First Person: Malcolm Parker

When I came to work as a customer service assistant at Snaresbrook Tube station last summer, the room to the side of the westbound platform was completely bland. I had all these posters left over from an exhibition we’d done at Loughton station, further east up the Central line, where I worked before, so I put a few of them up. They’re a mix of British Rail and Underground, but they’re all art deco, with beautiful colours.

Then people started asking me about them. One chap came through and said: “I love that, where can I buy it?” I took it off the wall and said: “You can have it.” A couple of other chaps wanted some; I think it’s to do with the colours, like when you see a fruit machine. My stock got depleted so I decided that since I had all the posters on a disc, I’d project the images on to the wall.

I got hold of a projector and set it all up. Then I thought of two journeys that I’d filmed, so I put them on too. The main footage I show at the moment is the driver’s eye view from Epping, and I’ve also got some footage from old trains, including some of steam locos. It’s just rocketed from there.

Passengers see the footage for a couple of minutes while they’re waiting on the platform. Dads hold up little kids to watch. There were some schoolgirls and when they first saw it, they were saying, “that’s awesome!” I’ve even had people coming up and taking videos and I had some students in who want to come and interview and film me for some graduate work. I thought, that’s good – I’m coming to the end of my career and theirs is starting. As long as I get even one or two people a day interested, I think yeah, that’s alright.

But it’s not just trains; it can be planes, cars… anything. Sunday is Spitfire day. Hopefully people will get involved with bringing photographs and films. I’ve got a racing driver friend, and I’m going to ask him if he’s taken footage going round the circuit.

One woman said she’ll bring me two photos of one of Gresley’s A4 locomotives, the fastest steam locomotives ever, sitting at Chingford station. I thought no, not Chingford, because it’s only a little branch line out from Liverpool Street and these were mainline express. But she says it’s definitely Chingford, taken in the 1930s.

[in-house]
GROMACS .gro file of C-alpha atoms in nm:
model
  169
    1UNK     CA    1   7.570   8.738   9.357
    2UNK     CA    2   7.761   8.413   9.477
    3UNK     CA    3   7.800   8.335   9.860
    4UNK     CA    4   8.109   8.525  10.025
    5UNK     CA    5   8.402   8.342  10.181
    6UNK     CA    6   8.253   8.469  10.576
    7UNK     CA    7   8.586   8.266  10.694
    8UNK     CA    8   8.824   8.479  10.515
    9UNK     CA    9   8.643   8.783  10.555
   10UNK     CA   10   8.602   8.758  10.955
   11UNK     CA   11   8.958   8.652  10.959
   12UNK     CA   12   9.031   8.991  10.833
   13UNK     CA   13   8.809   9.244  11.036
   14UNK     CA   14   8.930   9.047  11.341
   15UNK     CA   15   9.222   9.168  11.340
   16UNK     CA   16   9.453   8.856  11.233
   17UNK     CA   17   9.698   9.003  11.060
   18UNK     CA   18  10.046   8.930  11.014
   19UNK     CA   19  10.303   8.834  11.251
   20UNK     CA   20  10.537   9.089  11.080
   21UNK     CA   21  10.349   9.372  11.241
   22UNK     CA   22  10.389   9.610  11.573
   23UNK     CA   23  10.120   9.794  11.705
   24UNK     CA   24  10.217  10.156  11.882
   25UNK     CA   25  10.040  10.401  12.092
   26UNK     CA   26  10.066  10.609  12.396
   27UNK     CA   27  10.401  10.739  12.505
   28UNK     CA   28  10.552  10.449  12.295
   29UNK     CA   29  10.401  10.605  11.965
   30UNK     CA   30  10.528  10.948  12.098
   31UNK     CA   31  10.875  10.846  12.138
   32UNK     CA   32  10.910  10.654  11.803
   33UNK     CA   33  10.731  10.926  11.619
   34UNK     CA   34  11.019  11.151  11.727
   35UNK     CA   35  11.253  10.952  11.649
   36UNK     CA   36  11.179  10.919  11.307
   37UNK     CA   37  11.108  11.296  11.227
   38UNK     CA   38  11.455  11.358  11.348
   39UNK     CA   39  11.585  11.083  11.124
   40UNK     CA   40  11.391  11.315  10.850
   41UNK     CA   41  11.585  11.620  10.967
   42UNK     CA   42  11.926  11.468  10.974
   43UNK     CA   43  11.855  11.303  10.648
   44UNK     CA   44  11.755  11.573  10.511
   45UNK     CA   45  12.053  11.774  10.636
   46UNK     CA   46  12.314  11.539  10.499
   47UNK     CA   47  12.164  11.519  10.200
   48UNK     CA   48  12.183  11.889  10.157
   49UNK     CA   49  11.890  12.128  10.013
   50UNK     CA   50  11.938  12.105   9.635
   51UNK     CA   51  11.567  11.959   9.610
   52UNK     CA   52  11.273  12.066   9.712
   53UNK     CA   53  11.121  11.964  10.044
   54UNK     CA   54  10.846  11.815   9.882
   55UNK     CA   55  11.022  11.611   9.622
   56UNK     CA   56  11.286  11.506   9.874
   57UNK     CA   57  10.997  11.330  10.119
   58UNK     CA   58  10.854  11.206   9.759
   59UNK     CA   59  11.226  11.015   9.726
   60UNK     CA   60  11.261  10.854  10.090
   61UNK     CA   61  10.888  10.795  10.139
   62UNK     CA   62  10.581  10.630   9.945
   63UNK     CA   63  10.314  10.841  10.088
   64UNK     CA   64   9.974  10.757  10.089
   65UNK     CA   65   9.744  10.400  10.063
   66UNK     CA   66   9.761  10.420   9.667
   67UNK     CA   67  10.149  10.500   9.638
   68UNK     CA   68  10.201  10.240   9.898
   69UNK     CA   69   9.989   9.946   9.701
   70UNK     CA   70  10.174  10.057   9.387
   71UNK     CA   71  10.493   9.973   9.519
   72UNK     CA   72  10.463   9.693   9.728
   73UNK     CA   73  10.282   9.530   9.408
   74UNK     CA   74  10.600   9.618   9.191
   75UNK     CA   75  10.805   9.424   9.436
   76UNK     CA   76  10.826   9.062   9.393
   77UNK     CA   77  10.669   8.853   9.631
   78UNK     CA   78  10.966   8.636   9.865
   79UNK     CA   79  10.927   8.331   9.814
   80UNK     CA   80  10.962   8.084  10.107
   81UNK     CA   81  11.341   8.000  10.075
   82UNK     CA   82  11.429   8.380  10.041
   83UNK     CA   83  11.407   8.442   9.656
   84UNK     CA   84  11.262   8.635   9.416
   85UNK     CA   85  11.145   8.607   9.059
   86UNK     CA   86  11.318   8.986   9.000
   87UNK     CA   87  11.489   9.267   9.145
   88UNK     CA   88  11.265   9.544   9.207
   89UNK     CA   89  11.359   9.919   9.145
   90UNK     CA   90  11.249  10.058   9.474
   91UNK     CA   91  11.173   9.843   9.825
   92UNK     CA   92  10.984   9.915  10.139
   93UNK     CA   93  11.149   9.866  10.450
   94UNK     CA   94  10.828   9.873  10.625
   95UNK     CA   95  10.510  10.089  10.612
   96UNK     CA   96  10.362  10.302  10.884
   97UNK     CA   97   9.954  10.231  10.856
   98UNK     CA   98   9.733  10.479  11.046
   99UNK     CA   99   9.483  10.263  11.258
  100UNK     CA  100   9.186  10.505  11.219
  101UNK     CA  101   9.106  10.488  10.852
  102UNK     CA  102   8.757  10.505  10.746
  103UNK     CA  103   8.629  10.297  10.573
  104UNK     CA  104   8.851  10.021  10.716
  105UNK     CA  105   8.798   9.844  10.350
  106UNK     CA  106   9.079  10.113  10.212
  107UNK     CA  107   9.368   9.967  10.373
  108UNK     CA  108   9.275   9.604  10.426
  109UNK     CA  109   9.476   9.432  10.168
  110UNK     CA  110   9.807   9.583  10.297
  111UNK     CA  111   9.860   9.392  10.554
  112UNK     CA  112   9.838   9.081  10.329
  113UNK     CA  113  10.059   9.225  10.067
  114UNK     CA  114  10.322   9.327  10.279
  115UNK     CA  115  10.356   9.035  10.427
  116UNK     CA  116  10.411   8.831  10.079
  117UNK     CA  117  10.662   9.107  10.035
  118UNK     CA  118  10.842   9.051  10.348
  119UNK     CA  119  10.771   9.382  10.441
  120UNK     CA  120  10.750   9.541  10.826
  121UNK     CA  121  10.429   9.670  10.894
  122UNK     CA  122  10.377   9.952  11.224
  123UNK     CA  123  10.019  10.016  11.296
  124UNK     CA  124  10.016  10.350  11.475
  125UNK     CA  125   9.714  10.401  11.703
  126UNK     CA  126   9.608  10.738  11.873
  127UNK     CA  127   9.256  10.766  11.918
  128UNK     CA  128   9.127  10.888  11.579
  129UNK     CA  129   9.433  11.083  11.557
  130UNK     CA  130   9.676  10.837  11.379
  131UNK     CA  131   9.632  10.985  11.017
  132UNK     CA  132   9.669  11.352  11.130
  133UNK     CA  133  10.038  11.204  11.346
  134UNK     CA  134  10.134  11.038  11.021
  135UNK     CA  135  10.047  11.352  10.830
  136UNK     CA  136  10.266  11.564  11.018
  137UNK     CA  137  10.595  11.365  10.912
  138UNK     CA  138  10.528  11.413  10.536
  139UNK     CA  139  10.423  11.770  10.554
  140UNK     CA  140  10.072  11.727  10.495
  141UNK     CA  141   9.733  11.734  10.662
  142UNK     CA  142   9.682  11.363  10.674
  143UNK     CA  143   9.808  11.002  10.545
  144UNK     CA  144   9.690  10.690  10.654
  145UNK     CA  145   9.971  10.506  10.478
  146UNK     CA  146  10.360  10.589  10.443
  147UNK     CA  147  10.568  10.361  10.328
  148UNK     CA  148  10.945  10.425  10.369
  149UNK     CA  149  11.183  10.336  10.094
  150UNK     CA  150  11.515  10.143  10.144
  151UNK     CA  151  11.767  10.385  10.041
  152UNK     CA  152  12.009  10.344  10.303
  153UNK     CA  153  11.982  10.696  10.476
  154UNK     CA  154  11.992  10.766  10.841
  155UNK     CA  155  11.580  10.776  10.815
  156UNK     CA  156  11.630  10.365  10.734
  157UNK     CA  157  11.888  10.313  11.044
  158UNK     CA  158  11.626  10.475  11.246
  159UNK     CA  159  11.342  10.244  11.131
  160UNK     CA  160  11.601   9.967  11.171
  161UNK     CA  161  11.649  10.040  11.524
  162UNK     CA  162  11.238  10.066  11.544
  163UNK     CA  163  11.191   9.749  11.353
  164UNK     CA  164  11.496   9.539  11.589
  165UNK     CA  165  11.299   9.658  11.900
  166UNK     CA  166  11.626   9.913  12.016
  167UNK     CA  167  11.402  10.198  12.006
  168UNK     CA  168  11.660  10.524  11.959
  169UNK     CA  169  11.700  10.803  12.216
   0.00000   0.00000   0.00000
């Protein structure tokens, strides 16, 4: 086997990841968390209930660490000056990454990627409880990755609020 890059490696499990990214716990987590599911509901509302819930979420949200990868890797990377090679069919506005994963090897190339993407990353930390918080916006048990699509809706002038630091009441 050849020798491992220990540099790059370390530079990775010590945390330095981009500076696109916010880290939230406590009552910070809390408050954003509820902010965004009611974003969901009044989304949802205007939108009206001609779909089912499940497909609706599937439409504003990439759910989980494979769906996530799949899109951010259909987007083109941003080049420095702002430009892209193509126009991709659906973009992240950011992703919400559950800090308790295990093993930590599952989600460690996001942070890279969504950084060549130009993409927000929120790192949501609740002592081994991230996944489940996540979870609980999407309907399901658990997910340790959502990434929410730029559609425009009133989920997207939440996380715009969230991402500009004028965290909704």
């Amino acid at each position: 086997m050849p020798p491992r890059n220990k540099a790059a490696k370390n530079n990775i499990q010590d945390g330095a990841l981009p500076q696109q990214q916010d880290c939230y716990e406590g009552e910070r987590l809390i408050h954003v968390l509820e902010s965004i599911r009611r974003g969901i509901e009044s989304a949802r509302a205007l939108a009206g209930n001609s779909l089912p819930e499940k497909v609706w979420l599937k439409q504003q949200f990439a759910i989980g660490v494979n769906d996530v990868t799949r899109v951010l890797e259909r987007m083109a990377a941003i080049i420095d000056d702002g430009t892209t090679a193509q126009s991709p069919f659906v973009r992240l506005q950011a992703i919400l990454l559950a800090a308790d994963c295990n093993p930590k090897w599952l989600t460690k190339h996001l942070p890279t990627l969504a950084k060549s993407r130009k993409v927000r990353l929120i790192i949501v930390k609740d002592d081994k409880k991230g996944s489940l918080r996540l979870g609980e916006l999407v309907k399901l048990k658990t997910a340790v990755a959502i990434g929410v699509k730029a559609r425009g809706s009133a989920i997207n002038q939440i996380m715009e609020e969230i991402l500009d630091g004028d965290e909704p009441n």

I’ve even got a film made by one lady, it’s about a chap who’s lost his voice and finds it in a teapot. It’s a bit surreal and it’s not train-related at all. I made a little poster up for her.

I’m thinking of putting in a flat screen television so I can run the tapes in daylight. With summer coming it’s hard to project in the day. At the start, when I put a few pictures of old steam trains on the window, the guv’nor said, “that’s alright, as long as you don’t hide behind them”. But they didn’t know about the cinema until they started getting emails about it. It was too late then! I’ve got away with murder, actually.

London Underground is using it in a positive way now; it’s on the front of the staff magazine.

I’ve always loved trains. I’ve worked at stations for 20 years and I spent 13 as a guard on the trains, so this is my 33rd year. My son and daughter are on the railway too, but I don’t think it’s because they like railways; they’re just happy to get a job. I’m the only one that loves them. I’m just a nutter – that’s what my granddaughters call me, anyway.

I’ll keep this little room going as long as I can. It’s putting the station on the map. It’s all about getting people involved, and it’s good vibes for the railway. It’s not corporate and the bosses might let me get away with it for a couple of years, but once I retire, that’ll be the end.

I’m quite fascinated by people being so into it. I suppose it’s because it’s different, but I don’t know. You can’t explain people, can you?

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